"I'm just concerned about you, that's all," Hermione muttered. "I think you should find someone else because Harry can never give you what you deserve."

"I think there are some people who only fall in love once," Ginny said in a thoughtful voice. Harry heard a slight scraping sound, as if she were drying a plate with a towel. "I'm one of them. Yes, Harry doesn't look at me. That doesn't mean I need to look at other people. I want to be in love with him, and if that ever changes, I don't think it'll be my doing."

Harry closed his eyes and stood very still. Distantly, he could hear Hermione protesting, trying to reassure Ginny that she could love someone else without being unfaithful to Harry, since Harry had never given her anything to be unfaithful about, and Ginny's calm responses.

He wasn't in love with anyone. He never would be. By that point, he had accepted that about himself.

Why couldn't he give Ginny what she wanted, and make her happy?

And he would gain something, too—a loyal friend, someone who would be happy to be married to him, someone who had shared a lot of the same experiences Harry had and shared the same adopted family. That would be enough. Harry would have wished for love and passion, sure, a grand romance like the one his parents had had, but he wasn't going to have it.

The only reason to refuse would have been if he had thought his damage from Voldemort would make him hurt Ginny—or if he couldn't think of a way to get Ginny to accept his proposal. But he had a plan for the proposal already, and he hadn't noticed any sign that Voldemort's effect on him was really making him behave strangely, except in that one way.

So he opened the door and walked into the kitchen, pretended to ignore Hermione and Ginny's blushes and guilty looks, and picked up a towel to help as he'd intended. Yes, they could have dried the dishes with magic, but this way let them stay in each other's presence longer.

And it let Harry have a chance to give Ginny lingering glances and gentle smiles, while he made sure their hands brushed as often as possible. By the end of the evening, Ginny's cheeks seemed permanently red and she stammered every time she spoke to him.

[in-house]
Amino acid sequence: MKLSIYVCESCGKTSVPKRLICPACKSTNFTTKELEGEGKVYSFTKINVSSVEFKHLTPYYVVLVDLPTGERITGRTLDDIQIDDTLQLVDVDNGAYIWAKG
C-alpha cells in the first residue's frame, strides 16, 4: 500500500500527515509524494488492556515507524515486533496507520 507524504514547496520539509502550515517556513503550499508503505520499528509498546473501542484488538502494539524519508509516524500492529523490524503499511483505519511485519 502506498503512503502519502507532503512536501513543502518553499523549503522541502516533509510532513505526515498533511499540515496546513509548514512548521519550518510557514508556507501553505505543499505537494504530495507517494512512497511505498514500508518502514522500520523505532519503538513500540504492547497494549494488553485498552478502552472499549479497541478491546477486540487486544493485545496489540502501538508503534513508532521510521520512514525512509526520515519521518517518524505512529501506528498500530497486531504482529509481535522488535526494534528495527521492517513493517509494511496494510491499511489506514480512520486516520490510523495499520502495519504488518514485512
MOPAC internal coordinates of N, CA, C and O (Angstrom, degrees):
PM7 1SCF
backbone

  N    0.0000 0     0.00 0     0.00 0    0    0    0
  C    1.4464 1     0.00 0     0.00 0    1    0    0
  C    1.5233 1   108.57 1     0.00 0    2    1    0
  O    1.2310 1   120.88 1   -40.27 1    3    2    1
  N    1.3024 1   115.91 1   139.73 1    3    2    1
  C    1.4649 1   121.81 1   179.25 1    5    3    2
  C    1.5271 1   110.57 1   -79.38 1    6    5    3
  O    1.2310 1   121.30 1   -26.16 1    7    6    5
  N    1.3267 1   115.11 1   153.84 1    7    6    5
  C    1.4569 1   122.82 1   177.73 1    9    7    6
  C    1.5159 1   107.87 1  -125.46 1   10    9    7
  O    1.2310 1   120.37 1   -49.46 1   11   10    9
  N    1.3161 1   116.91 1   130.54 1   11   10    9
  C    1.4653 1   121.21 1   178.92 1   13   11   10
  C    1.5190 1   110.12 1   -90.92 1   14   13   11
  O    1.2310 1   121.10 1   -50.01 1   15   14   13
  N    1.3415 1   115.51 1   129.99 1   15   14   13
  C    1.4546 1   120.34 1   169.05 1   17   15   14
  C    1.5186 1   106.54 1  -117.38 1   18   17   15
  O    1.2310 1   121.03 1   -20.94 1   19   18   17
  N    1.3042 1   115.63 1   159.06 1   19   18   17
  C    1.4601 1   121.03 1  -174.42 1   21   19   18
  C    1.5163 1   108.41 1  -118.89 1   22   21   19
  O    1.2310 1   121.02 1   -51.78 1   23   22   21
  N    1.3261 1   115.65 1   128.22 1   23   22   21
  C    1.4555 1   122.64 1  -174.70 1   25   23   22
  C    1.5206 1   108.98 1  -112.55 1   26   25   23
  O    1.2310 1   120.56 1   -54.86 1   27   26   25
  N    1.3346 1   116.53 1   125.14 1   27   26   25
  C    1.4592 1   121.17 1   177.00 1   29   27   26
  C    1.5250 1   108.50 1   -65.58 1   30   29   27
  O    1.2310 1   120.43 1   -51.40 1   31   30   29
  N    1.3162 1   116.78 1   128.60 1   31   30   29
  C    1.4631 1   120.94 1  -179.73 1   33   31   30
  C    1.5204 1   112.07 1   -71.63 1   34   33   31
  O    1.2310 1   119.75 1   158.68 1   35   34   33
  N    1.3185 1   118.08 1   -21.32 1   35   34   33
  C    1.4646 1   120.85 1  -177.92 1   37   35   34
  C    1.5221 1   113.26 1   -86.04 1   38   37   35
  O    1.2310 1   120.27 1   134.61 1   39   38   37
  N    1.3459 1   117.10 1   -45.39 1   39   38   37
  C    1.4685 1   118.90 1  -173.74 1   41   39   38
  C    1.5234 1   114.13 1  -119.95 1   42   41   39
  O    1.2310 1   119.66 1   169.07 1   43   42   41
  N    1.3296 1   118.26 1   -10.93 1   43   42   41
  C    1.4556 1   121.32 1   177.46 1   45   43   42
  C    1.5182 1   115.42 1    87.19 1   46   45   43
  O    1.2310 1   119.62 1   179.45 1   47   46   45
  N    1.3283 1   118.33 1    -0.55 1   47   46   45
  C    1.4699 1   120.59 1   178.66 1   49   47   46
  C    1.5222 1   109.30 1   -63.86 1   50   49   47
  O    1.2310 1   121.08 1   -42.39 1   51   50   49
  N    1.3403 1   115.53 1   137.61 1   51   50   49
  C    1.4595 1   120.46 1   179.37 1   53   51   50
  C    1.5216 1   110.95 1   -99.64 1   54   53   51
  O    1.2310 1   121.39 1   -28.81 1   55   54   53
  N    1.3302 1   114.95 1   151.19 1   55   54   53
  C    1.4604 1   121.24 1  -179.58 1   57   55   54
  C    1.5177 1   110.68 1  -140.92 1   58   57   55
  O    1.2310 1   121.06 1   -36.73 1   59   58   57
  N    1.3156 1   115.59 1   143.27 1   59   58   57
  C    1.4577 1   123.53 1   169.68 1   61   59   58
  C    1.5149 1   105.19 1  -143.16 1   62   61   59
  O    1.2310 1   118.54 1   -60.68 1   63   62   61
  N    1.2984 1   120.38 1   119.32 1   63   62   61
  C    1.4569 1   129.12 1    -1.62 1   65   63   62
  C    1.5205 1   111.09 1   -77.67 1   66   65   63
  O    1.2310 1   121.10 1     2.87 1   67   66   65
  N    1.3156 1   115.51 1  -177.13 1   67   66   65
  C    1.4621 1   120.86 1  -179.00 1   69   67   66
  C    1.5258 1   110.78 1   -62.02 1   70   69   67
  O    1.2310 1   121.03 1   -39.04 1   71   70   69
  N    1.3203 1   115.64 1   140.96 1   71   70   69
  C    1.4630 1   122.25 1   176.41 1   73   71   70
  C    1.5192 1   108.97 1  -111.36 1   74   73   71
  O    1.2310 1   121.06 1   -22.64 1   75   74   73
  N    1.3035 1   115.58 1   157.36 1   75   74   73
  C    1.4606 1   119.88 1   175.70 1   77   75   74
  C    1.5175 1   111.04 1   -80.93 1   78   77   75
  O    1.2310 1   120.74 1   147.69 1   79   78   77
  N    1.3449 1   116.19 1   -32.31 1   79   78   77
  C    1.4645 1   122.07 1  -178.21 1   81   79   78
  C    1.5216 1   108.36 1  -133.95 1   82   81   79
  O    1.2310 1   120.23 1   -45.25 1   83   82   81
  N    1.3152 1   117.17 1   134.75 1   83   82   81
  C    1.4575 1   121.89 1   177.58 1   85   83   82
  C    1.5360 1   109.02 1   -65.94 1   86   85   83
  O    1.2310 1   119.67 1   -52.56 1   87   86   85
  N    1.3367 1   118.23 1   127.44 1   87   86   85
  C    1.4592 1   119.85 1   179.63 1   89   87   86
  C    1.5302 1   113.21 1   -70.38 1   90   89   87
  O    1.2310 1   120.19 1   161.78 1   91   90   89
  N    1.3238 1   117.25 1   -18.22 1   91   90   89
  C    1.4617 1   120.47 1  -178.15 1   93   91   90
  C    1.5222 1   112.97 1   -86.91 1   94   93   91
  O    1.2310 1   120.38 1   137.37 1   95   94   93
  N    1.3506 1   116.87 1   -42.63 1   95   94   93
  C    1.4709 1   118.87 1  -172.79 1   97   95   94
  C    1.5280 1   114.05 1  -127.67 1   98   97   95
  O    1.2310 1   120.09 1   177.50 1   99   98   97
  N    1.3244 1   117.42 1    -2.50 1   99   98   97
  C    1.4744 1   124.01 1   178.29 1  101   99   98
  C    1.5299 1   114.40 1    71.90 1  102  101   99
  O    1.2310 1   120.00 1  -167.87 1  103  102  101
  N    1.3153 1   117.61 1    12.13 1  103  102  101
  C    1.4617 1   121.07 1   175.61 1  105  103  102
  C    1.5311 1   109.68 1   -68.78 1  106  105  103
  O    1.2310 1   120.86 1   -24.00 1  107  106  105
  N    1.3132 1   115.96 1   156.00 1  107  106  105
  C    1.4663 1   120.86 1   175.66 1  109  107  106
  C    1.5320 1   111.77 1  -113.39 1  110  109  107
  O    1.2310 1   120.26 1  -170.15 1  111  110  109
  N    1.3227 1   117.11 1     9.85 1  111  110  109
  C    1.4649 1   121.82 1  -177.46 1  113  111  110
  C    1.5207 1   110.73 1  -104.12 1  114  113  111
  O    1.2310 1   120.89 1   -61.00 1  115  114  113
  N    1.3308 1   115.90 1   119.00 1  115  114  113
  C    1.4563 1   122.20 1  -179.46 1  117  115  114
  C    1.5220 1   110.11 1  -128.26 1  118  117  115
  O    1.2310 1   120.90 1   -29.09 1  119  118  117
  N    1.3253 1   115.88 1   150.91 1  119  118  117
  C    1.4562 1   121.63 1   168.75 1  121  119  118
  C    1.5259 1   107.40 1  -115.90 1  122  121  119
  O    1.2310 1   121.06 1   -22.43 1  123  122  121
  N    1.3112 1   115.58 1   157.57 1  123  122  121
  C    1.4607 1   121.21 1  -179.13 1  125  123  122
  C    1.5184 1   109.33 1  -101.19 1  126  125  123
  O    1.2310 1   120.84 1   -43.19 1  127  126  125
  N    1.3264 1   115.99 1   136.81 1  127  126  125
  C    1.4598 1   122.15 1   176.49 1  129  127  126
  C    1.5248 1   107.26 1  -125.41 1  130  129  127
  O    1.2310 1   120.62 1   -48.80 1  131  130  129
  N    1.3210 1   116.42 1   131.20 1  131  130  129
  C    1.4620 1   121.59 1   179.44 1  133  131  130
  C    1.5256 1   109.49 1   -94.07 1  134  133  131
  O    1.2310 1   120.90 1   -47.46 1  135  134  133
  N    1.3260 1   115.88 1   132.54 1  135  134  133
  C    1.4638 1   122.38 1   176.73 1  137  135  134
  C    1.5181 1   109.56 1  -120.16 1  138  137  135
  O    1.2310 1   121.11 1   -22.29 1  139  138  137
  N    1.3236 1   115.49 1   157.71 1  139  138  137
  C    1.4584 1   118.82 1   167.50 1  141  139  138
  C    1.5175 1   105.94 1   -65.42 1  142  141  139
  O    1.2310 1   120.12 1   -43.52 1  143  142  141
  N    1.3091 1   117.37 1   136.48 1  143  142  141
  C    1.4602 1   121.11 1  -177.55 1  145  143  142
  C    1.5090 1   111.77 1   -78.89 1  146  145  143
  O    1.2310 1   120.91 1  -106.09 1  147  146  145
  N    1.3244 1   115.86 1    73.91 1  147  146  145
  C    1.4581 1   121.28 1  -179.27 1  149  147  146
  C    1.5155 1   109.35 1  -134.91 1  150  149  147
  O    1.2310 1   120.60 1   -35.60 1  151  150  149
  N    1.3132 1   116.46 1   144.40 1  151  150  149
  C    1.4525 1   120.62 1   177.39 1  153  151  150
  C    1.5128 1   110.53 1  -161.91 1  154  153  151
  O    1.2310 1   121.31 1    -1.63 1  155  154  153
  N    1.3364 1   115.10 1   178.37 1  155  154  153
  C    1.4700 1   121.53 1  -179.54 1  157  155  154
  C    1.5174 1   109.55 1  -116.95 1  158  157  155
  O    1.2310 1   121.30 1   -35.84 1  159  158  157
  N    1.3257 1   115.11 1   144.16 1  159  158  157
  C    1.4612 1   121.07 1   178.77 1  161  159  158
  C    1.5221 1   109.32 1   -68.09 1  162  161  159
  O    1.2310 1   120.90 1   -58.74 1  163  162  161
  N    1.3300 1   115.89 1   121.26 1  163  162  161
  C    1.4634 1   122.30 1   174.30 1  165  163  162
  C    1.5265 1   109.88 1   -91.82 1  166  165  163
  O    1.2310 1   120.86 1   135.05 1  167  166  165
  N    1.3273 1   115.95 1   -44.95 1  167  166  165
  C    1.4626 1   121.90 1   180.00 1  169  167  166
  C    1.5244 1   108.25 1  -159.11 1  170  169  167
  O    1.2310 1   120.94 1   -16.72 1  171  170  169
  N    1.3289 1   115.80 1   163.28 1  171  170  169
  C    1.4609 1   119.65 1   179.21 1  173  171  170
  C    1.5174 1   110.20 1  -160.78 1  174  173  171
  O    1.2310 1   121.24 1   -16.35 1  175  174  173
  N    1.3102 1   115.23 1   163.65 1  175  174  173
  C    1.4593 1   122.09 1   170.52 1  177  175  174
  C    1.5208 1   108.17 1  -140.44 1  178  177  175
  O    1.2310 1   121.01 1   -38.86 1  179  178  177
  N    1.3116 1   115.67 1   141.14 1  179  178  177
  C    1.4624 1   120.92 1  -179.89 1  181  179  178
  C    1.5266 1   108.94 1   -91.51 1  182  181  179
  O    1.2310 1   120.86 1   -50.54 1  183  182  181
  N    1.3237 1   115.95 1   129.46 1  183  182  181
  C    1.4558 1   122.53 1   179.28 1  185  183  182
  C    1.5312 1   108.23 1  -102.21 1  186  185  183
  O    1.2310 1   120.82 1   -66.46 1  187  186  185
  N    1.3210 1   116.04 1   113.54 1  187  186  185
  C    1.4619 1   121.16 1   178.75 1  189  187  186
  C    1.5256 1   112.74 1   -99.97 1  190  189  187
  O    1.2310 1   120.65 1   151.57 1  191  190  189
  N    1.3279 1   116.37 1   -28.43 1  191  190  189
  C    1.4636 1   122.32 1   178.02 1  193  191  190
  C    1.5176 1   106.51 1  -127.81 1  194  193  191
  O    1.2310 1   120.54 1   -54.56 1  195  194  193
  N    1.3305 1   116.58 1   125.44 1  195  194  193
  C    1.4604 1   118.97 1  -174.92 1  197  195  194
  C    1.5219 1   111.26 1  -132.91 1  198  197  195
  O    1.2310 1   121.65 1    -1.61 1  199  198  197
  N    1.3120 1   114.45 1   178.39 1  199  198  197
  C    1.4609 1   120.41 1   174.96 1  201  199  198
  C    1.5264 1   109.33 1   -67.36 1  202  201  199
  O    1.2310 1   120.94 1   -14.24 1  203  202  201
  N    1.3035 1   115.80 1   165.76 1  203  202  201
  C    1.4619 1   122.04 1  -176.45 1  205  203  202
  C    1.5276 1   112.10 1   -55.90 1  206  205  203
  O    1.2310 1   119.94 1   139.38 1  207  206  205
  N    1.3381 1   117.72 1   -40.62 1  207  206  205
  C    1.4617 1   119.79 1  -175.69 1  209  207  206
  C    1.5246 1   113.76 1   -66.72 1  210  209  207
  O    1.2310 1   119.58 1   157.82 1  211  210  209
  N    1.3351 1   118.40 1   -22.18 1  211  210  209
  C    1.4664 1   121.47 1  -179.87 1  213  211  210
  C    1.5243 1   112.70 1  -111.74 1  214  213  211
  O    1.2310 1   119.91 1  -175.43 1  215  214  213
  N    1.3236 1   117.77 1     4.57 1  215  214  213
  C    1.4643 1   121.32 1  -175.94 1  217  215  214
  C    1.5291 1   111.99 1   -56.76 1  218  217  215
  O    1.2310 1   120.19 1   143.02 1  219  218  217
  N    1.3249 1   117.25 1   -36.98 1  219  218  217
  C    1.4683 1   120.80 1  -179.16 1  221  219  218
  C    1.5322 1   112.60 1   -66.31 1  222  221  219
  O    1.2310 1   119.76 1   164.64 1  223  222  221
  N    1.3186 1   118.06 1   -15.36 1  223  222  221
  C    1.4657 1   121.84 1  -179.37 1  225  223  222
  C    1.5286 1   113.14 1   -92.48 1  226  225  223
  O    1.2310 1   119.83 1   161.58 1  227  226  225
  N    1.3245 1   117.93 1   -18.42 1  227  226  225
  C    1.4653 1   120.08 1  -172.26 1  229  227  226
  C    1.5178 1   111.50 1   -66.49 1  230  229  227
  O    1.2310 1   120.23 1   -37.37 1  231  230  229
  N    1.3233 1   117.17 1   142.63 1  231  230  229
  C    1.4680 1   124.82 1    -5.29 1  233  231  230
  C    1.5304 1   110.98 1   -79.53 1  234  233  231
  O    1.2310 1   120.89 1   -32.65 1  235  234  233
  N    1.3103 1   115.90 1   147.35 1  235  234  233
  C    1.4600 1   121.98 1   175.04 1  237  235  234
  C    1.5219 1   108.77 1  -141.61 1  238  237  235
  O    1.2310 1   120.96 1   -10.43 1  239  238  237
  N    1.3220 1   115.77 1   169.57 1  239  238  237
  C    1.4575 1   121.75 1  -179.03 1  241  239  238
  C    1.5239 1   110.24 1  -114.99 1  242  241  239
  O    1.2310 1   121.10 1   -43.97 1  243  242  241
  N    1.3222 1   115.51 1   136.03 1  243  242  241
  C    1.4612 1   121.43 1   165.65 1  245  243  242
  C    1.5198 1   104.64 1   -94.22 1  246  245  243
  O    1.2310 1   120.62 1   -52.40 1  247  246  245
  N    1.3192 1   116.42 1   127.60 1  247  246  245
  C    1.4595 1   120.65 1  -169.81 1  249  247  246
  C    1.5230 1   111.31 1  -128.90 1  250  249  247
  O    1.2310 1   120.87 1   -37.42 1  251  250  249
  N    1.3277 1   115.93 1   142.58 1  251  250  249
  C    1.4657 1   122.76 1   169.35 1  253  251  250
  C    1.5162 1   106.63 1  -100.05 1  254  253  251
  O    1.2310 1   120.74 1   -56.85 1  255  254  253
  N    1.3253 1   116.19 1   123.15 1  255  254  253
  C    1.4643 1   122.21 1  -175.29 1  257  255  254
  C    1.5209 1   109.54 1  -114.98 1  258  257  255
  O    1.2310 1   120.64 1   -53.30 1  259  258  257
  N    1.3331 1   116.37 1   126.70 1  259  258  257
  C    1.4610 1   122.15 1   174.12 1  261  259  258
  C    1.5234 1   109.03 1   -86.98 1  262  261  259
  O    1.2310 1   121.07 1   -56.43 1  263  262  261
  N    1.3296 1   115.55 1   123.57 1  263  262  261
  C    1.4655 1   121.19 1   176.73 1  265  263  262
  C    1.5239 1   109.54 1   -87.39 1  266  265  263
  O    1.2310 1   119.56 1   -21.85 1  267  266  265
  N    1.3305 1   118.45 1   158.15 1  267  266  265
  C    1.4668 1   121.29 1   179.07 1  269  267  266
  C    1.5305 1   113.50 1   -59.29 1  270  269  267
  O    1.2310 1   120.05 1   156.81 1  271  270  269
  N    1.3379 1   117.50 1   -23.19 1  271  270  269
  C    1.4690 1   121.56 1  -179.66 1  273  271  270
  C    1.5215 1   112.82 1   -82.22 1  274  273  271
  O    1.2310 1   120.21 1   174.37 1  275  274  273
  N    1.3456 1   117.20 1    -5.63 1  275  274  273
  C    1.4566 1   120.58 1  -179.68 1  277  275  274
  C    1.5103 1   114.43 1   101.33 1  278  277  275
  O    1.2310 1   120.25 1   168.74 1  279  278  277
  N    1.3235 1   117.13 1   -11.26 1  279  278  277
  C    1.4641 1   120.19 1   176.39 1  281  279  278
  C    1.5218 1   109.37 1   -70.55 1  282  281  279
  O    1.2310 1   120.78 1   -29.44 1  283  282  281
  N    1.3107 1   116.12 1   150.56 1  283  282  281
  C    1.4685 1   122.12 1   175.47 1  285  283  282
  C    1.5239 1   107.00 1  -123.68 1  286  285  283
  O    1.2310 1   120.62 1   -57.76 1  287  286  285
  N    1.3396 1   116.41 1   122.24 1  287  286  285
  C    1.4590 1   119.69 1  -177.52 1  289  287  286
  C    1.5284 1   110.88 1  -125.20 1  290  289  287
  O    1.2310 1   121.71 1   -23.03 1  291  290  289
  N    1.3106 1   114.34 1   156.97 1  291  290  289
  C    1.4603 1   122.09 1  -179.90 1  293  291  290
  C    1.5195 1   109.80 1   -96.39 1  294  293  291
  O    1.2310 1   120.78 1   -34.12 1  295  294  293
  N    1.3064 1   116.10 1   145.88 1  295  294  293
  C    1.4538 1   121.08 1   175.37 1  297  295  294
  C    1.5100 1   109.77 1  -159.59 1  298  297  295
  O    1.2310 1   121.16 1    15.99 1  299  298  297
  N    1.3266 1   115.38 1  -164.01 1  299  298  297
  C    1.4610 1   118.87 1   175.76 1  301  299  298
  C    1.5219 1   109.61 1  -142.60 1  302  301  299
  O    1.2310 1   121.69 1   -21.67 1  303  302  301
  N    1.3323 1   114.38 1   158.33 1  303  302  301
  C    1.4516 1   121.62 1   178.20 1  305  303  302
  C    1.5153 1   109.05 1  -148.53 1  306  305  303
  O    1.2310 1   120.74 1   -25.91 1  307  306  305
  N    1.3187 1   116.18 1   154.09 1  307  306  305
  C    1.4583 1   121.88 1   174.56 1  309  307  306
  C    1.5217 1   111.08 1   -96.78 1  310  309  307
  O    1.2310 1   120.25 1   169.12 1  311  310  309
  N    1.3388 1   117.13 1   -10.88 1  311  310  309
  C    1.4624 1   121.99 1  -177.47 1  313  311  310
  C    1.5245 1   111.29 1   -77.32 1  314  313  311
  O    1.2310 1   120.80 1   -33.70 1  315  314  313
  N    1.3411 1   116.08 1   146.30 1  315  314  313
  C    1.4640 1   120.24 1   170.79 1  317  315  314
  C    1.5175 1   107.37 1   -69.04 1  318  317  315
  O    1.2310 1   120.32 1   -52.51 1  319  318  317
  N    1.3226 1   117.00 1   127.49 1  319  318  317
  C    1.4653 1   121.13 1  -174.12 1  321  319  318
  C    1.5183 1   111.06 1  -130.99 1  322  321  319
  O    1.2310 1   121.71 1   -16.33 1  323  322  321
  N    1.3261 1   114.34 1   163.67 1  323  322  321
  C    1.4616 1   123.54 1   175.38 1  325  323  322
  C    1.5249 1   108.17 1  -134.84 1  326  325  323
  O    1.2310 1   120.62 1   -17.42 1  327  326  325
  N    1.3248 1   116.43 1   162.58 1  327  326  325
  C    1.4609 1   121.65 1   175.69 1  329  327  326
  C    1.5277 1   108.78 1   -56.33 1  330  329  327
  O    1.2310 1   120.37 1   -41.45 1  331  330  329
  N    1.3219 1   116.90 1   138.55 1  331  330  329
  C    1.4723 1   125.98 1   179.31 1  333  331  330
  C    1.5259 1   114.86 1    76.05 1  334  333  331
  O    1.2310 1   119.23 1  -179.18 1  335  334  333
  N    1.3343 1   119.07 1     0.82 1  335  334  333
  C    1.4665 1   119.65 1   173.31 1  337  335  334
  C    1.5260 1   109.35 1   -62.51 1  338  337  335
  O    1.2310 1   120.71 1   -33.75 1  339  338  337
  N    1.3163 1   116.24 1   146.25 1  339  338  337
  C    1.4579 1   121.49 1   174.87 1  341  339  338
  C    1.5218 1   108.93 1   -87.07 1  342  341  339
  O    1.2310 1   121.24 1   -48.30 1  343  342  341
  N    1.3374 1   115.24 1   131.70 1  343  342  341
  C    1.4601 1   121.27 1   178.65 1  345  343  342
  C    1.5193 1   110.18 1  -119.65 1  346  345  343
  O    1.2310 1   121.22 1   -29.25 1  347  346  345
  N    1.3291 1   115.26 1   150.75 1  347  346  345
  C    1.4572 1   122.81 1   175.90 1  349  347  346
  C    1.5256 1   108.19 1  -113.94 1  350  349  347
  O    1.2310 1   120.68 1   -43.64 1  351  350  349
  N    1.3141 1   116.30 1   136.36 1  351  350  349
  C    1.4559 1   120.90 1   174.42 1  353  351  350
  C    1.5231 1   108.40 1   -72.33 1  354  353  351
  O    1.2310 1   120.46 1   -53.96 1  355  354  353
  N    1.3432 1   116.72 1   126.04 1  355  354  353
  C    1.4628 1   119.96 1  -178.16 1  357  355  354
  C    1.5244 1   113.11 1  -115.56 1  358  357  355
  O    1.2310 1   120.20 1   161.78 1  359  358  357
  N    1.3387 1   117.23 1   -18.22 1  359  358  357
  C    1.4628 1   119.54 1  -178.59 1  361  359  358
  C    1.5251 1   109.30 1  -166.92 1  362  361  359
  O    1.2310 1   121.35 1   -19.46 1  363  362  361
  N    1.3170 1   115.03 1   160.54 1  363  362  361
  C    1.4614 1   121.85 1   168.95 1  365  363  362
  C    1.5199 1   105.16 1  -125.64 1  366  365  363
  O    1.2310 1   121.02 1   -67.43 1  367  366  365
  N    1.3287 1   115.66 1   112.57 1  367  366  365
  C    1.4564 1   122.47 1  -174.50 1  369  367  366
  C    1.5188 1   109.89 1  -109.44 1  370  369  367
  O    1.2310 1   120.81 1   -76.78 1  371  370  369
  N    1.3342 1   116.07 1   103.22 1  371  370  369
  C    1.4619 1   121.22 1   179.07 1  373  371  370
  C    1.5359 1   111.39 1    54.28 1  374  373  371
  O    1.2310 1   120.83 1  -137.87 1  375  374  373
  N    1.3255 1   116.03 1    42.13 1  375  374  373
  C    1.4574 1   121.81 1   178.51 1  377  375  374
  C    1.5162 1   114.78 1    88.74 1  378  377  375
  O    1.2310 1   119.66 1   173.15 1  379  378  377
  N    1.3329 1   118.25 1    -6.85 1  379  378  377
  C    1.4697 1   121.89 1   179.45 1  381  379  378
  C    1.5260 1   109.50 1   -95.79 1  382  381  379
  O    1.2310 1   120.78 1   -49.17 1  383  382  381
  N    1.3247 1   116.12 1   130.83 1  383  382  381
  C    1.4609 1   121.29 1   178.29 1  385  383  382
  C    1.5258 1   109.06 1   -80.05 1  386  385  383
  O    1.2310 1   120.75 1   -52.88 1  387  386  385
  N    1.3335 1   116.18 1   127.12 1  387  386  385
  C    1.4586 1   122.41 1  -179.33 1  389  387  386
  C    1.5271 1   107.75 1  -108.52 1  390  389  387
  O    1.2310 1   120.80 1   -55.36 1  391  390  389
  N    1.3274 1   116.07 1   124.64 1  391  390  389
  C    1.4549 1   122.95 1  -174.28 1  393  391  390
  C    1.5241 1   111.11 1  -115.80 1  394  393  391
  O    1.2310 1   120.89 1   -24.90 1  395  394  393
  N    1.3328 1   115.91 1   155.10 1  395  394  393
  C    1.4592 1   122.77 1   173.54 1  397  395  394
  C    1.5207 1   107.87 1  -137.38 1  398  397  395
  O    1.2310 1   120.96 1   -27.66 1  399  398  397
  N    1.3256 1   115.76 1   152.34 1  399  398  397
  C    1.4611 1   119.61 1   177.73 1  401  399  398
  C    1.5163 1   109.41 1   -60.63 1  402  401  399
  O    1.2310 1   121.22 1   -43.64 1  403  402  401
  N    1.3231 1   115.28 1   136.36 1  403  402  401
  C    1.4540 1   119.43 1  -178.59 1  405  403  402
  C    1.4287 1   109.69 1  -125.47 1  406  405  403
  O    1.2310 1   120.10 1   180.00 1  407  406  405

Harry left the house that evening with a smile. Ginny would be happy, and he would be content. That was enough.

"Are you sure that you mean this, Harry? Because I couldn't bear it if you didn't."

Harry leaned forwards and took Ginny's hands. She sat across the table from him, her eyes burning with both hope and fear. Harry had made sure that he had many candles lit before he invited Ginny to his house, and there was soft, rich food on the table—ordered from the Leaky Cauldron, of course, but at least Harry had chosen things he knew she would like. And there were glasses of wine, and a moment ago, there had been kisses.

Ginny had melted in his arms. But now she was sitting back in her chair, her gaze fixed on him as if he were a mystery that she needed to solve. Harry rubbed her knuckles gently and gave her the truth.

"I want you to marry me. I feel like I've always wanted that," he added honestly. The times that he hadn't wanted that, he hadn't wanted anything at all.

Ginny bit her lip, trembled for a moment as though she would start forwards, and then held herself back again. "But do you love me?"

Harry nodded. That was easy enough to say. Of course he loved Ginny, cared about her welfare, and wanted her to be happy.

If she had asked him about passion, now…

Harry squirmed in his chair. Sometimes he felt as if he was lying to Ginny, but he didn't know what else he could do. She was miserable without him, and she would condemn herself to loneliness if Harry didn't marry her. He knew that. He also knew, since he'd overheard her conversation with Hermione, that she had no intention of changing her mind. So what other solution was there?

Ginny lowered her eyes to the table and sat there studying the reflections of the candles in the wood for a moment. "Can you say it?" she whispered.

Harry bent his head to kiss her knuckles as he answered. "I love you," he said, and said it again after the first series of kisses. "I love you." Another series of them. "I love you—"

Ginny rose to meet him this time, hurling herself across the table and fastening her lips on his.

Harry rose with his arms around her neck, and escorted her towards the bed. He had always known this evening was going to end there, unless Ginny refused him altogether and stormed out the door. The only thing he was worried about was his lack of passion for anyone. He had arousal potions that he could take, but he hoped that he wouldn't need them.

As it turned out, it wasn't a problem. Harry's flesh responded to Ginny's shy touches, and he could make up for his slowness by the fervency of his kisses and the intensity of the way he touched her. Ginny shuddered and cried out soon enough, and then reached out for him as she lay, panting, in the bed. Harry knelt beside it, smiling and licking his lips as he watched her.

He had liked watching her come, he told himself. Surely that had to mean something.

"Come here," Ginny whispered.

Harry shifted over and above her. She parted her legs eagerly, gazing up at him as though he was a hero, a savior, her personal hero and personal savior. Harry shuddered from the appeal and hope in her eyes, and slipped inside her more tenderly than he had thought he would.

Yes, in a way he was deceiving her. He didn't feel the kind of love that she thought he did; he wasn't caught up in a whirlwind romance like his parents or nursing a long crush like she was. But she didn't have anything to worry about, because Harry would be utterly faithful to her. He would never feel that romance or crush for anyone else, and that meant he could settle for second best, while making sure Ginny got the best.